to say about the state of al qaeda over the last year. >> today, al qaeda is on the run and osama bin laden is dead. for al qaeda a shell of its former self. groups like aqap must be dealt with. the united states is never going to retreat from the world. we don't get terrorized. >> senator, a moment ago you said that al qaeda is on the rise. you're not suggesting that al qaeda is stronger than it was pre-9/11? >> i'm saying they have metastasized in a way they may pose great threats throughout the middle east, that they can destabilize nations, that they can commit acts of terror literally anywhere and there's the perception throughout the middle east that there's no american leadership, that's no policy, and then the various actors in the region are accommodating to that reality. and when they believe that, then you are going to see extremist elements on the rise and clearly they are throughout the middle east. the action of closing these embassies shows that they're able to mount threats everywhere in the middle east against the united states of america and they are playing in ways
the delay of the criminal trial for osama bin laden's son-in-law and former al-qaeda spokesman sulaiman abu ghaith. in delaware, the sequester has meant lengthy employee furloughs at the clerk's office of the bankruptcy court, resulting in reduced customer service hours and the postponement of it upgrades that would aid the efficient resolution of those important cases. the cuts have not been deeper only because that office is already working with 40% fewer staff despite an increasing caseload, including many time-intensive mega cases, which are so important for the country's recovery. the delaware federal public defender's office has had to furlough its defenders 15 days this year, essentially cancelling the criminal docket every friday for the rest of the year. every day the public defenders are furloughed is another day that defendants spend in pre-trial incarceration, at a cost to the taxpayer of more than $100 per day. the defender's office has also had to sharply curtail expenditures for investigators and experts, which may be leading to a decrease in the quality of representation, le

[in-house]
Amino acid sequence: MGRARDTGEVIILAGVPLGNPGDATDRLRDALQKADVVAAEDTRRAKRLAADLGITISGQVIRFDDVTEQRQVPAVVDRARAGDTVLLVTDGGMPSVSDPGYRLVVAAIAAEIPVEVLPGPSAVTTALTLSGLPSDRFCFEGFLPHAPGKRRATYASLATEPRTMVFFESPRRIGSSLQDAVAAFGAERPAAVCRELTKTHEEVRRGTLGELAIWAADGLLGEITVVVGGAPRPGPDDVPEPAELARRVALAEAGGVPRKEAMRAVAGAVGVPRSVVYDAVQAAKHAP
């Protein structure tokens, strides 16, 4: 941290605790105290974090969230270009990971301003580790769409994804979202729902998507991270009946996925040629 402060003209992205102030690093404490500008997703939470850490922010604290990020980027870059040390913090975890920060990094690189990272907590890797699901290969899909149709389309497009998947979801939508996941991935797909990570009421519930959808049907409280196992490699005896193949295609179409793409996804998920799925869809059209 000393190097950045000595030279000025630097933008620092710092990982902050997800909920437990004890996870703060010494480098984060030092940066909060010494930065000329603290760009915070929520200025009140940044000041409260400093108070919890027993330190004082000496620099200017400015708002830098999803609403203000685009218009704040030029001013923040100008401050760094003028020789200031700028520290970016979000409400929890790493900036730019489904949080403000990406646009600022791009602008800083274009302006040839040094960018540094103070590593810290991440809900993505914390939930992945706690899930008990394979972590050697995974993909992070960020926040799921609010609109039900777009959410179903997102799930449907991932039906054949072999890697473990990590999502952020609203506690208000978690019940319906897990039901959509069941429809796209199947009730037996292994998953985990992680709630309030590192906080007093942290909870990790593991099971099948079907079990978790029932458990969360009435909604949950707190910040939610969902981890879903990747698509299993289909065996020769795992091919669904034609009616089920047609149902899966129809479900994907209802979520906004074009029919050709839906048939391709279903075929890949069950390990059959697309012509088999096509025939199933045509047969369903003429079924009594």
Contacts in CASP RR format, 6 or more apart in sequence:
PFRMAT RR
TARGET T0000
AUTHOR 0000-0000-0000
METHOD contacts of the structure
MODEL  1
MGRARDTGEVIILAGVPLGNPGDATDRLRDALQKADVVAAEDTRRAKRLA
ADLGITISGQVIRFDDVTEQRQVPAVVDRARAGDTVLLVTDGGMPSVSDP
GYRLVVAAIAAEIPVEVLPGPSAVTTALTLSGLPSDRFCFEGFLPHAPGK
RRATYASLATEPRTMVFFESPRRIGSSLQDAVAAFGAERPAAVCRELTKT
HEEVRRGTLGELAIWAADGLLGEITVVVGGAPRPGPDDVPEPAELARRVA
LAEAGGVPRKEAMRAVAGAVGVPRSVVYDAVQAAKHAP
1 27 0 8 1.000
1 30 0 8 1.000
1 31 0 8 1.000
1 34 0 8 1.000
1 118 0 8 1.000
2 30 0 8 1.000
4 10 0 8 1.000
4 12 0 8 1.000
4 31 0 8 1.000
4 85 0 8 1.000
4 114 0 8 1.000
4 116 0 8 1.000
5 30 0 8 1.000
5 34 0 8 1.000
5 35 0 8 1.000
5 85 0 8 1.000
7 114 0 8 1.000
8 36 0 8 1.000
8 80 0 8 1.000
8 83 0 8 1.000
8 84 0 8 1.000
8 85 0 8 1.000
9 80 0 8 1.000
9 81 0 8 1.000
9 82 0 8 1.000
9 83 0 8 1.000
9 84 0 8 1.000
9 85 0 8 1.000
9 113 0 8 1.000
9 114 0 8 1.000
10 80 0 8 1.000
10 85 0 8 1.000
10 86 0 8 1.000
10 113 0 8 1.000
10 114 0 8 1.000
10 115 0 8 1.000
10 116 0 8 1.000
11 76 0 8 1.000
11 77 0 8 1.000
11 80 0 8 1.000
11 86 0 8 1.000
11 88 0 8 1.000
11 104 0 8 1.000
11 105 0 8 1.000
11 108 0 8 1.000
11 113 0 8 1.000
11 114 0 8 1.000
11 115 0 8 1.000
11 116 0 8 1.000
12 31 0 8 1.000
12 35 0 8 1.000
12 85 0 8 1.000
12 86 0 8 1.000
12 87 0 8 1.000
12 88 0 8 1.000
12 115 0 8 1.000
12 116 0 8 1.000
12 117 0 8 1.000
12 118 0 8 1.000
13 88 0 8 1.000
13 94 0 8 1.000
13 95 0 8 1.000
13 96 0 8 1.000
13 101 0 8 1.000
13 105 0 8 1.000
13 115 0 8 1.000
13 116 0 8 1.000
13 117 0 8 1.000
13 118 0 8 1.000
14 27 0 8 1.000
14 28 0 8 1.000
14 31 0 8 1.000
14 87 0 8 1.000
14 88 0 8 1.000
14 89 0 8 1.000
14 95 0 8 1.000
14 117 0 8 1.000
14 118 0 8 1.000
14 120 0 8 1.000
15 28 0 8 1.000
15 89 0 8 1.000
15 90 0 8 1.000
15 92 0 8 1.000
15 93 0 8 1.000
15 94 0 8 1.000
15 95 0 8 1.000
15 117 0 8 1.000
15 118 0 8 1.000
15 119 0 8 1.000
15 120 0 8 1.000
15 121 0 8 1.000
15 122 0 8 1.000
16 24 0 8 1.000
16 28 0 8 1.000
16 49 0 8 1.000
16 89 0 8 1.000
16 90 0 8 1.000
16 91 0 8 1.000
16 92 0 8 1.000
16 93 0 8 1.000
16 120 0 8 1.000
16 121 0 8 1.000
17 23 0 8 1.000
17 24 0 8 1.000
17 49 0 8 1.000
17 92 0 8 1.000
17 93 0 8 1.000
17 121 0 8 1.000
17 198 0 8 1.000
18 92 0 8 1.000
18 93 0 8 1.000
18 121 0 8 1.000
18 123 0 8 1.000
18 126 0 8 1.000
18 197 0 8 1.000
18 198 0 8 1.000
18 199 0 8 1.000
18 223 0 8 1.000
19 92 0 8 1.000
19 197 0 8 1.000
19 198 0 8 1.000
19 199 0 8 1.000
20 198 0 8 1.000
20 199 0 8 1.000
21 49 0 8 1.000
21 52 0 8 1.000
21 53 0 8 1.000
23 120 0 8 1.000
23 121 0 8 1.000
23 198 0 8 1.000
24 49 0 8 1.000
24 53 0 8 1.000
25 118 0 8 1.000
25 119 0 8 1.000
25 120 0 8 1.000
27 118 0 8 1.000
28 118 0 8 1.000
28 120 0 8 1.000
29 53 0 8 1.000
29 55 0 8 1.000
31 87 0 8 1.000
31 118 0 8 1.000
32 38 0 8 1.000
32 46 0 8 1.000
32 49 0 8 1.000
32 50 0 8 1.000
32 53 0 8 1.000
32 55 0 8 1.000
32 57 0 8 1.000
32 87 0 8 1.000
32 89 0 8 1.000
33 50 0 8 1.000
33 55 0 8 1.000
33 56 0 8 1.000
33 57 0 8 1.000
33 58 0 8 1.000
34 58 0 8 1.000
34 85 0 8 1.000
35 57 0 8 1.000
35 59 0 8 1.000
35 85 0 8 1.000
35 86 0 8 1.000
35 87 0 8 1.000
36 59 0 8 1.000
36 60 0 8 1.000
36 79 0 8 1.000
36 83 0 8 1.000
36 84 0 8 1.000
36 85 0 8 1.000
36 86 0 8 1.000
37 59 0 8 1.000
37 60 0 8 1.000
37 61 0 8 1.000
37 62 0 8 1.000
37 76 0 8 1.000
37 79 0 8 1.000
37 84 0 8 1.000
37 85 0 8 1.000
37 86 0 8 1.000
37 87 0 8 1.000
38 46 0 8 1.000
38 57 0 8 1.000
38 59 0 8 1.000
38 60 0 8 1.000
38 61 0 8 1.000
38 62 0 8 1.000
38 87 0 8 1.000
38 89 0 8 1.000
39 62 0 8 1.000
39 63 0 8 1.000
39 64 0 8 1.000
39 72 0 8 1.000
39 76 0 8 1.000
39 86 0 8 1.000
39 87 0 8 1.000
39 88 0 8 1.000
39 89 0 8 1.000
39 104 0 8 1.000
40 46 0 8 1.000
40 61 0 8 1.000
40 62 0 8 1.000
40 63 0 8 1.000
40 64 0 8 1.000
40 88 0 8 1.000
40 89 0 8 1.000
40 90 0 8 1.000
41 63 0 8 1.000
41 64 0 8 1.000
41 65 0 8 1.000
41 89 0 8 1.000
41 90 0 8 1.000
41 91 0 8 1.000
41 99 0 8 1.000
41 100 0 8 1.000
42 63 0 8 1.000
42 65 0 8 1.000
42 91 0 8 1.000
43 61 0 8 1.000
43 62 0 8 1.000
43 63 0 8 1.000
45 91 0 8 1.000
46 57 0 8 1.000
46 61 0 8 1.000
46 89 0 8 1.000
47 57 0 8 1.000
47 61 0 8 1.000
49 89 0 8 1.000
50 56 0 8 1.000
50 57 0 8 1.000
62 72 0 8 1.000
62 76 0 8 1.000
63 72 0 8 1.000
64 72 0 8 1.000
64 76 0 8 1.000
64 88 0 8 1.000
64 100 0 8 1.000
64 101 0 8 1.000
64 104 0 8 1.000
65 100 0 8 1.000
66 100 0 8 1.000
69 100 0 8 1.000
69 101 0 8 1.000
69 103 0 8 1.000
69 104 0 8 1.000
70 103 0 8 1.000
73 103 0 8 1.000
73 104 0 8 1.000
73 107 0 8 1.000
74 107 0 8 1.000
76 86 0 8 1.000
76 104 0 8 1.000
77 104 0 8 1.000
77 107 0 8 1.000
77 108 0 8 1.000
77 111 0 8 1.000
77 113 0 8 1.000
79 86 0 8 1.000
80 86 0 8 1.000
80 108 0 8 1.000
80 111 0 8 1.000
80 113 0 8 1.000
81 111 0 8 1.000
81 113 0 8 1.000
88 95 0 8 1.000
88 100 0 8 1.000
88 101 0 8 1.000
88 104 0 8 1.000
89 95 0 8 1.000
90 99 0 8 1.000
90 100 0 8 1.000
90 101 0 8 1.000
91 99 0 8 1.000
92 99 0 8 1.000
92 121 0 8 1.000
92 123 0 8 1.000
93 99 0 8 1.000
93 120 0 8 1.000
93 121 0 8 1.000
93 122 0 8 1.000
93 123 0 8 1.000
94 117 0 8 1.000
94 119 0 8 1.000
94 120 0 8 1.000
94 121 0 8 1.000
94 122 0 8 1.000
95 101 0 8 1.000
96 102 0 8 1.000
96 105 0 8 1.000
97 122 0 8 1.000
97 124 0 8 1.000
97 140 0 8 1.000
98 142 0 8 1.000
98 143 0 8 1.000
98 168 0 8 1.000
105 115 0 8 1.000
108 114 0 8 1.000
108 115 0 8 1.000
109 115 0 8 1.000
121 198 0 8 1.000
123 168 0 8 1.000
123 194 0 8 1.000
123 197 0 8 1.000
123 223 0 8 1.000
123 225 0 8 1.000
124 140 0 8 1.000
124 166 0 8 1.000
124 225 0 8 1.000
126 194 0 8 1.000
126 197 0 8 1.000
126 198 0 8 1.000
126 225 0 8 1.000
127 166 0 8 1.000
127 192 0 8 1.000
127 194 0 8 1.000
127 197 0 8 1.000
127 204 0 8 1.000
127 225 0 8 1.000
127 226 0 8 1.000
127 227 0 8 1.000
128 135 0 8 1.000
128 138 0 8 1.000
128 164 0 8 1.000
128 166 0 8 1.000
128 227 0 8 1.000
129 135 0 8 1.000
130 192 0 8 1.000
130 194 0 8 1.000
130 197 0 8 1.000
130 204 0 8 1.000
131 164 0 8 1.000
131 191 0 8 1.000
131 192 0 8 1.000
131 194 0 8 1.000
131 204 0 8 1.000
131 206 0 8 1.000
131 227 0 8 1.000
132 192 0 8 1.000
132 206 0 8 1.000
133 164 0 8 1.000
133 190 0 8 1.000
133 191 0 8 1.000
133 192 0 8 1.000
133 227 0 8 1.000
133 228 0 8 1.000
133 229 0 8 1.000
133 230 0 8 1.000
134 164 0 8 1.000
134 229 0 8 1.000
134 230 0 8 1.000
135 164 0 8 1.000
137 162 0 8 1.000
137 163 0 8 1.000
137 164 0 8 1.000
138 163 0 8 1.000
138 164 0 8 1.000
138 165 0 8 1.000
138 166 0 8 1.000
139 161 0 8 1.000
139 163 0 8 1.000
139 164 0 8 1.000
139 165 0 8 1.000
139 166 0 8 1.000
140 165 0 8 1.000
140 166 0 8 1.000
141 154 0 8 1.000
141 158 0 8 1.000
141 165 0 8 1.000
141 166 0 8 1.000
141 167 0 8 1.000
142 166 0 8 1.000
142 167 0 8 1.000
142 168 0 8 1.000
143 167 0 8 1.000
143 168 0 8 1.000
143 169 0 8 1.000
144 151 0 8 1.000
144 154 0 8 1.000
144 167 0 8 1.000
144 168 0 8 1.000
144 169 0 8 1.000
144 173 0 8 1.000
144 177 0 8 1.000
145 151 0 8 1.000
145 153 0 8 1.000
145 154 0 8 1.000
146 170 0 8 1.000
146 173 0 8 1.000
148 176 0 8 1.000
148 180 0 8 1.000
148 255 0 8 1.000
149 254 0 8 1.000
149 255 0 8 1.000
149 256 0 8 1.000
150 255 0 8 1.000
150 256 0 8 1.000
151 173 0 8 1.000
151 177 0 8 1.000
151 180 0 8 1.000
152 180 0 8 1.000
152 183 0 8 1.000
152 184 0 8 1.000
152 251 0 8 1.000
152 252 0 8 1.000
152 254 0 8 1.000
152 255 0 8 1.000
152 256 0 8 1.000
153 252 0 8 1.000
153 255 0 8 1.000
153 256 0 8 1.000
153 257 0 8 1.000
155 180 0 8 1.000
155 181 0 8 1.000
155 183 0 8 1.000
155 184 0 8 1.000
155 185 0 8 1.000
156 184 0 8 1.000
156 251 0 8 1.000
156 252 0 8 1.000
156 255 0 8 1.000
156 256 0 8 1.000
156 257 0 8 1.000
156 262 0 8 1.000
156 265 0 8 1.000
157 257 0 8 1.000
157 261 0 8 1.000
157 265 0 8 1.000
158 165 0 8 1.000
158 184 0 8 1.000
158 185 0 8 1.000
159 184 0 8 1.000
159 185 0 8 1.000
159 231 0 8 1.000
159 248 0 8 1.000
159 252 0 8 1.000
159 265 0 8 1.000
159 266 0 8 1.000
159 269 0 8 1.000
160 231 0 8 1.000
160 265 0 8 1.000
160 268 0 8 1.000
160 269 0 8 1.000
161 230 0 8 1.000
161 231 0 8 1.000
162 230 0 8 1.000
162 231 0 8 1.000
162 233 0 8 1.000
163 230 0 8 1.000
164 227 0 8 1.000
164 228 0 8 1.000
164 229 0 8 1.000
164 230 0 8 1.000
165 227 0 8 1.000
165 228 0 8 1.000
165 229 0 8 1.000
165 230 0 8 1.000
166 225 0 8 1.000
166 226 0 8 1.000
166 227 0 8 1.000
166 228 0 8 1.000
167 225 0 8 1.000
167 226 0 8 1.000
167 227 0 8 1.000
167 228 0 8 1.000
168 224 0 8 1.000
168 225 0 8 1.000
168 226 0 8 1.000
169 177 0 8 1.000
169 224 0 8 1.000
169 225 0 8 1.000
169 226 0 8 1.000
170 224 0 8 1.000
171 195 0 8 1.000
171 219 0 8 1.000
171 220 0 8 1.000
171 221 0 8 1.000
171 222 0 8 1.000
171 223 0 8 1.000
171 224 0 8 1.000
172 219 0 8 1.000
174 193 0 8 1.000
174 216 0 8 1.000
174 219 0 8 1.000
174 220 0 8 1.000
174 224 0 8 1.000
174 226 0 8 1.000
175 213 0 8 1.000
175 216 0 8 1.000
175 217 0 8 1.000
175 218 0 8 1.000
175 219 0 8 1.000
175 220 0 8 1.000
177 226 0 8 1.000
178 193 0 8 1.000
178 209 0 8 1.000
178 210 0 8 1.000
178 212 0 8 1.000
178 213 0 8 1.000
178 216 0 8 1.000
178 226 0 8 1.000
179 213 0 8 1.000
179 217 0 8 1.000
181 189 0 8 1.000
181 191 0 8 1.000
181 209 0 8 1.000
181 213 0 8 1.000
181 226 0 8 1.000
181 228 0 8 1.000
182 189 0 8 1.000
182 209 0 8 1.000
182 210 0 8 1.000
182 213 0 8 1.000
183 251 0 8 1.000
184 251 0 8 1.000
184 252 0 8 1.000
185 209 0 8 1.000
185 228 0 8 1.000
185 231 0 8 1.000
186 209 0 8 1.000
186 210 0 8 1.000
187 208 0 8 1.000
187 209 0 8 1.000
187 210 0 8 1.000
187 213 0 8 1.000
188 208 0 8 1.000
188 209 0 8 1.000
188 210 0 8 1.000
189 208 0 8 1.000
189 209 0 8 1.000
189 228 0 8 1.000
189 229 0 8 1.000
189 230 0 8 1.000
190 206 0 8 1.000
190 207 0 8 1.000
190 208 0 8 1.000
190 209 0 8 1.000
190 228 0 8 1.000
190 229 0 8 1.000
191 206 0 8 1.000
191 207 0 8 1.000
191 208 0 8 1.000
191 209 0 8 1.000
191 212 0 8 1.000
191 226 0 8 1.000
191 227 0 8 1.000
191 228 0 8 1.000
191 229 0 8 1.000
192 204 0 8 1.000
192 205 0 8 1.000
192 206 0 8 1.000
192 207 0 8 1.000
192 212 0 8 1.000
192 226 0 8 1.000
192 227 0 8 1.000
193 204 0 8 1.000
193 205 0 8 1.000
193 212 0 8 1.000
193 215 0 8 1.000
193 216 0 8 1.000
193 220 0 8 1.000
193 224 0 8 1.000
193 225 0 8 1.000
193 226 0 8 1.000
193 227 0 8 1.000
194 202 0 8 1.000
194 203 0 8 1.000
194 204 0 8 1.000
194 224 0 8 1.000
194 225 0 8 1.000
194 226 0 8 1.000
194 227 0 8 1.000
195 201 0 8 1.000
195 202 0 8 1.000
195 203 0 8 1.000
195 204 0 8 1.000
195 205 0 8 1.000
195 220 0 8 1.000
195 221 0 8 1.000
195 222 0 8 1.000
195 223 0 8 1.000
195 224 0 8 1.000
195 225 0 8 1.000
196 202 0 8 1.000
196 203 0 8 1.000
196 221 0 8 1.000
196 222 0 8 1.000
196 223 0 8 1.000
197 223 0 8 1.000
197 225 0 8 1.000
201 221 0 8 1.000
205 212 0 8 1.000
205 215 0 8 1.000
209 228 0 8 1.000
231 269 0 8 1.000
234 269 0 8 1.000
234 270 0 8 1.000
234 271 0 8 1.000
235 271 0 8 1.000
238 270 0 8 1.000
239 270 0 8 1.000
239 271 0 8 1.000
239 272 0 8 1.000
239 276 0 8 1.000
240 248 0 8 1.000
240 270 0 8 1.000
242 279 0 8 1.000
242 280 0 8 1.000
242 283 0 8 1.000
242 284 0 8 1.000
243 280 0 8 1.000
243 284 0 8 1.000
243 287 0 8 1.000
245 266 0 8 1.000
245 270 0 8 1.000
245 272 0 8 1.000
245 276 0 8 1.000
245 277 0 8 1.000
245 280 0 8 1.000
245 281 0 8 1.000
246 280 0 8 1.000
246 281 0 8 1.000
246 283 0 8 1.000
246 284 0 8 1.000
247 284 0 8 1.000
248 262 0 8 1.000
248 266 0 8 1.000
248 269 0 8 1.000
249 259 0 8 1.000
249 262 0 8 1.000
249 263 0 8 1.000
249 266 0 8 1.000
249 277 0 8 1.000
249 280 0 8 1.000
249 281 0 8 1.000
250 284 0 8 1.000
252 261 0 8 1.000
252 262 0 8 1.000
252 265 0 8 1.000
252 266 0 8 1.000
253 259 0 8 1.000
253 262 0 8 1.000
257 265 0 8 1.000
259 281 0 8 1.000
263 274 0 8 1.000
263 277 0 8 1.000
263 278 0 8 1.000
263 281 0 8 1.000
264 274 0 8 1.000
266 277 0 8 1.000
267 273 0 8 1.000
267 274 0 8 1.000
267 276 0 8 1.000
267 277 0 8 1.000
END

of osama bin laden and the doctor was burned as a source and his life was put in jeopardy. limits numbers of people could know what internal al-qaeda deliberations are so talk from the sours is risky. >> heather: the month of august usually active for terrorist organizations. 15 years ago this week, twin bombings in kenya, tans -- tanzania claimed lives. next month marks the benghazi attack in libya that killed the ambassador and four americans. is this a reaction to benghazi? >> guest: they are linked. they are clearly a sense in the wider world we have switched from offense to defense in the war on terror. islamists since in this area that they have opportunity. while we haveack our commitment in the broader middle east the threat has not gone down. it wasn't a problem with the former president. it wasn't a problem with our president but had to do with the nature of the ideology and the armaments spreading in the area. >> heather: thank you for joining us. >> gregg: republicans waging a big family nude pitting chris christie against rand paul. our political needers are here and will wei
islamic terrorist bent that osama bin laden was trying to get going in many countries and has succeeded in iraq, in the arabian peninsula. in north africa and perhaps elsewhere. >> ambassador john bolton, as always, sir, thank you very much. >> thank you for having me. >> democrats and republicans are coming into the start of t20 /* the 2016 presidential campaign. we see how one side struggles to define what its party is all about. campaign carl cameron takes a look at what the contrast here tells us about the campaigns to come. he is live in washington. carl, only you would have a heads up at this point. >> well, congress goes on vacation in august and most lawmakers go home. but anyone running for president, any politician of any stripe or size, goes to early voting stage. iowa, north and south carolina. overwhelmingly backing hillary clinton for president come 2016, she dom naeinates in all these possess. if she doesn't running with there aren't many choices. maryland's martin o'malley is making what he called vision speeches and andrew cuomo may run too. three white men, all lawyers